In 1919 the morale of Italy was shaken to its foundations. To the economic prostration consequent on a war that had drained the meagre resources of the State, there was added the bitter disappointment that, though the war had been won, the nation had reaped little of the fruits of victory. Italians watched with a sense of envy and disillusionment the assignment of mandates and the extension of zones of influence by the other victorious Allies, while they themselves had still to settle as best they could the fate of the Adriatic, for which they had principally entered the war. The masses were deeply discontented. The cost of living had gone up by 300-400 per cent., while wages had not risen in proportion. Every day brought fresh proofs of callous profiteering and of gross scandals by contractors in high places. Lodgings were unobtainable in the town districts, or could only be had at fancy rents. Bread was of the poorest possible quality, while many articles of ordinary consumption, such as butter and sugar, had all but disappeared from the retail market. Embitterment was intensified by the lavish display of wealth by the new rich and by the growing output of articles of luxury, while the barest necessaries of life were lacking.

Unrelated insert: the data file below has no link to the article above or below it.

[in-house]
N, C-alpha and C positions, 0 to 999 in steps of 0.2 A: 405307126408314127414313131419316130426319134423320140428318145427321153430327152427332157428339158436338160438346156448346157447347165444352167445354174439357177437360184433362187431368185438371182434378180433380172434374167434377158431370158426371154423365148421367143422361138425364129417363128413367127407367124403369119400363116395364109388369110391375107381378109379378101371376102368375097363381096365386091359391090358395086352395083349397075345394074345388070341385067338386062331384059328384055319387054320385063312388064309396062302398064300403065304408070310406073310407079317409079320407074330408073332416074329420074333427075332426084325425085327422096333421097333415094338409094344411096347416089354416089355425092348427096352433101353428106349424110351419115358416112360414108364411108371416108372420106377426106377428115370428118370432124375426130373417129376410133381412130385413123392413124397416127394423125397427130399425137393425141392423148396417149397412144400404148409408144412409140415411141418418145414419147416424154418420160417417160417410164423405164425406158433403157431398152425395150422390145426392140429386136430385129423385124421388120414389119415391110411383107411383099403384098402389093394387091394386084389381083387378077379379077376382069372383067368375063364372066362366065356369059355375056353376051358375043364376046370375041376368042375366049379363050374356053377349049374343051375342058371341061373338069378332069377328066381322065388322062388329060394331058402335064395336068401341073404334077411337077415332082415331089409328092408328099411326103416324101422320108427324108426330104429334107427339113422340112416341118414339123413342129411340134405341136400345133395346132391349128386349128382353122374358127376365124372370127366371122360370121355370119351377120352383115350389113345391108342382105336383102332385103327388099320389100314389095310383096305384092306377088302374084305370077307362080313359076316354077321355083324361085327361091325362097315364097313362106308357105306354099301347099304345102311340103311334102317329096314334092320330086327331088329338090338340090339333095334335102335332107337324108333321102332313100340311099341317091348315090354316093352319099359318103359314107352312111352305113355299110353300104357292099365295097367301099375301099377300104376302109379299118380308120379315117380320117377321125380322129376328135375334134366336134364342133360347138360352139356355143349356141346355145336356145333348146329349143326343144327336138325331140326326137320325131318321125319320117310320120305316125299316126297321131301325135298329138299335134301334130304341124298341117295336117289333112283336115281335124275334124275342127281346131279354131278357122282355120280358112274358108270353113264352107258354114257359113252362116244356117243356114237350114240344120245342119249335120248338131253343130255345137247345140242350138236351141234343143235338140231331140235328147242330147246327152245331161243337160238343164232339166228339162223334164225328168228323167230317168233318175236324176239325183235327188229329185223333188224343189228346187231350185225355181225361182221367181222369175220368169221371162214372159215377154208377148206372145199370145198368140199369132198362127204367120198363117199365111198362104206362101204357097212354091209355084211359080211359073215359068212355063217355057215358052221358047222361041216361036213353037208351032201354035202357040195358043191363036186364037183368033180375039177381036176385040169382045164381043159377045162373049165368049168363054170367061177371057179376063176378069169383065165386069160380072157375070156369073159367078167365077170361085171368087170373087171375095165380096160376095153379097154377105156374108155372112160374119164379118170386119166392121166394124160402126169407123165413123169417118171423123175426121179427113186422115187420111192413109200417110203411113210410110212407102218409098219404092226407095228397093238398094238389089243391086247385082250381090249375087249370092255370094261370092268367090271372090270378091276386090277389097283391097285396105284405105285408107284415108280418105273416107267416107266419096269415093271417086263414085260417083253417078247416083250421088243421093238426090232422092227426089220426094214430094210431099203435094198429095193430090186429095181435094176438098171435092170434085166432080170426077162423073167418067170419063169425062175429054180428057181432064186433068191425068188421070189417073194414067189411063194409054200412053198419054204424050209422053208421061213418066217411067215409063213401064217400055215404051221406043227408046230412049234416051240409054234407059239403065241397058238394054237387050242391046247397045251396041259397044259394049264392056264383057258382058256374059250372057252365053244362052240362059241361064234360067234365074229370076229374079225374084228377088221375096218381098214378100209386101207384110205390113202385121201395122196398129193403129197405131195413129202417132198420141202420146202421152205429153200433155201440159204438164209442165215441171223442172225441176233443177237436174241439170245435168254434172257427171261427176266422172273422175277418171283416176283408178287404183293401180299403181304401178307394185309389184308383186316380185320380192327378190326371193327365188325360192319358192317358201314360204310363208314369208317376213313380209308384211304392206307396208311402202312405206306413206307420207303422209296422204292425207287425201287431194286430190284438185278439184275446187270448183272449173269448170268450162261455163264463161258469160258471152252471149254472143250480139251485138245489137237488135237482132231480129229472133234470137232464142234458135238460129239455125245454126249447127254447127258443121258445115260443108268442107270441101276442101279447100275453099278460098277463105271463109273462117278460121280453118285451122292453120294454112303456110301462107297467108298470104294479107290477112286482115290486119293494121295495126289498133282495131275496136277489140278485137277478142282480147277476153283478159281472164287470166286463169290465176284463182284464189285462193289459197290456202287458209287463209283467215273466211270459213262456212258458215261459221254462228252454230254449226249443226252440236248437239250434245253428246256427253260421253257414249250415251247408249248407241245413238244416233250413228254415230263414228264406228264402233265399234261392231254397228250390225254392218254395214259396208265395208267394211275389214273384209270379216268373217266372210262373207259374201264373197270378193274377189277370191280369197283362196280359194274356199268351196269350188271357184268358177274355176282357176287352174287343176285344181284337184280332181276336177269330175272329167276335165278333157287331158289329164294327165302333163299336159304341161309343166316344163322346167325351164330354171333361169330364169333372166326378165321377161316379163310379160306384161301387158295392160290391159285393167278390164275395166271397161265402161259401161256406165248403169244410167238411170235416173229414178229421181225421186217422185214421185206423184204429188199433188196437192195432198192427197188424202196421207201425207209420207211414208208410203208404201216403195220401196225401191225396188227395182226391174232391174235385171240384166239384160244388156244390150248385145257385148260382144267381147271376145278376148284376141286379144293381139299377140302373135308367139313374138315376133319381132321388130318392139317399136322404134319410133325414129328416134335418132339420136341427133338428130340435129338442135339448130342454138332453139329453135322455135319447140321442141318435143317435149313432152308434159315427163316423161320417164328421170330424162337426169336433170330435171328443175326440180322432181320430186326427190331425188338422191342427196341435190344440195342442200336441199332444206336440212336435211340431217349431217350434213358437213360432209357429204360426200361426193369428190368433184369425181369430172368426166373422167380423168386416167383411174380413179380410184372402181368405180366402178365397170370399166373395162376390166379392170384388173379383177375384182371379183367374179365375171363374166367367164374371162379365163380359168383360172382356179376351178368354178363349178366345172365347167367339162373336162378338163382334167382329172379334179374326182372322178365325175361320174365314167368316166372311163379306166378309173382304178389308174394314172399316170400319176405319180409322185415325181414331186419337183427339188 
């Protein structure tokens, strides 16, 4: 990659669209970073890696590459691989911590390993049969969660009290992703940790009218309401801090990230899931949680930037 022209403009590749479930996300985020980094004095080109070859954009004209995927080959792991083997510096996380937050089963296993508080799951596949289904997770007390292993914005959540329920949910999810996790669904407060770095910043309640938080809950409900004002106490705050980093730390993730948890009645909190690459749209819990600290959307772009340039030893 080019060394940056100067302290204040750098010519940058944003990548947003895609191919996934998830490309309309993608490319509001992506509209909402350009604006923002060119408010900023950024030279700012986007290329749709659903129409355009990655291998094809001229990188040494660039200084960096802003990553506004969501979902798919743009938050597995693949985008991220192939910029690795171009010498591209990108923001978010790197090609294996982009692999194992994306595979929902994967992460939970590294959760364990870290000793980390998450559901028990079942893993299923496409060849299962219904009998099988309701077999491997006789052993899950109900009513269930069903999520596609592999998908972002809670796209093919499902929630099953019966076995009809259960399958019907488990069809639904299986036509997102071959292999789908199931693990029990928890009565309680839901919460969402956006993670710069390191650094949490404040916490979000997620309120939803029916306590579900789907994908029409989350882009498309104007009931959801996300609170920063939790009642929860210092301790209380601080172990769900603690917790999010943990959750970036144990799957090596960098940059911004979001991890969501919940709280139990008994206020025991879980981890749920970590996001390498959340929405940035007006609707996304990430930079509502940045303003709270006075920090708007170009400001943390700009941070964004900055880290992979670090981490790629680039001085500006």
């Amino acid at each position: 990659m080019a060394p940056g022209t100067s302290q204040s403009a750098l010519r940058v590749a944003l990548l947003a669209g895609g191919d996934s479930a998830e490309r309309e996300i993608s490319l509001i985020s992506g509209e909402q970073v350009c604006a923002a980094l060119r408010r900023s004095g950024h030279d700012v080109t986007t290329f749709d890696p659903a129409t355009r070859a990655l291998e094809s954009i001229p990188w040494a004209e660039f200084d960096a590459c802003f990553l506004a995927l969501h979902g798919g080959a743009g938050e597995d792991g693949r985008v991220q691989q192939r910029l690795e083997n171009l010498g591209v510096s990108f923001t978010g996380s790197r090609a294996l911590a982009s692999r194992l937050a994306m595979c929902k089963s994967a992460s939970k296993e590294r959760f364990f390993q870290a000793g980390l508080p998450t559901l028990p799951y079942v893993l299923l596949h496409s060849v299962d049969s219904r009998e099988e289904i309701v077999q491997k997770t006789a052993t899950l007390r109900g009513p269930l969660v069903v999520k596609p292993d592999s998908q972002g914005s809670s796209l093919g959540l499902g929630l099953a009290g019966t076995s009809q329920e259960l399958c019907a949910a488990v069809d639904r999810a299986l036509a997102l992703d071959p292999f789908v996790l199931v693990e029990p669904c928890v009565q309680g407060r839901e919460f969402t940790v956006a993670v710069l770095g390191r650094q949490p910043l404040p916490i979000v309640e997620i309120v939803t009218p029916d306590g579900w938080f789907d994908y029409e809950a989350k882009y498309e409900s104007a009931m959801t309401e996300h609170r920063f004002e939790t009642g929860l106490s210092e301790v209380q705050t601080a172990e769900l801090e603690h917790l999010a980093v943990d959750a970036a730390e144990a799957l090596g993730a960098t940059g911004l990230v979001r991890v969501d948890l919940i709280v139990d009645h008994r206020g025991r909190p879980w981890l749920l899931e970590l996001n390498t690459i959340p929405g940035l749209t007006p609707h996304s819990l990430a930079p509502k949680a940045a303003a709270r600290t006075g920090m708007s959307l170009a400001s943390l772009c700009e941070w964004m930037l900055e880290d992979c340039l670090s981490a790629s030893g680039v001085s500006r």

In these abnormal conditions Bolshevist propaganda found a ready response. Russia became the hallowed symbol of the social millennium in the popular imagination. The Red flag took the place of the national colors; and the Soviet emblem of the hammer and the sickle gained an almost fanatical significance. A little over two years ago contempt for the Army and all national institutions was frequently displayed in public in the industrial centres of Italy. The Army itself was rapidly being won over to the Revolution; and the Nitti Government was obliged to hasten demobilisation in order to avoid a catastrophe like the Russian.
September 1919 saw Fiume seized by D'Annunzio and a wave of martial irredentalism and patriotism swept the nation, inflaming the bourgeoise with courage to resist their enemies, the Communists. Quite naturally the bourgeoise were reactionary, anti-labor, patriotic and anti-defeatist. Joining up with Fasci patriots they destroyed the local branches of the Socialist party, the trade unions and the cooperatives wherever the Red flag had flown. An illegal militia was formed. Fascism thus became a definitely patriotic, nationalistic movement, and the bourgeoise were its most zealous supporters. In their opposition to the Communists that were about to destroy them as in Russia, they found in patriotic Fascism a winning ticket.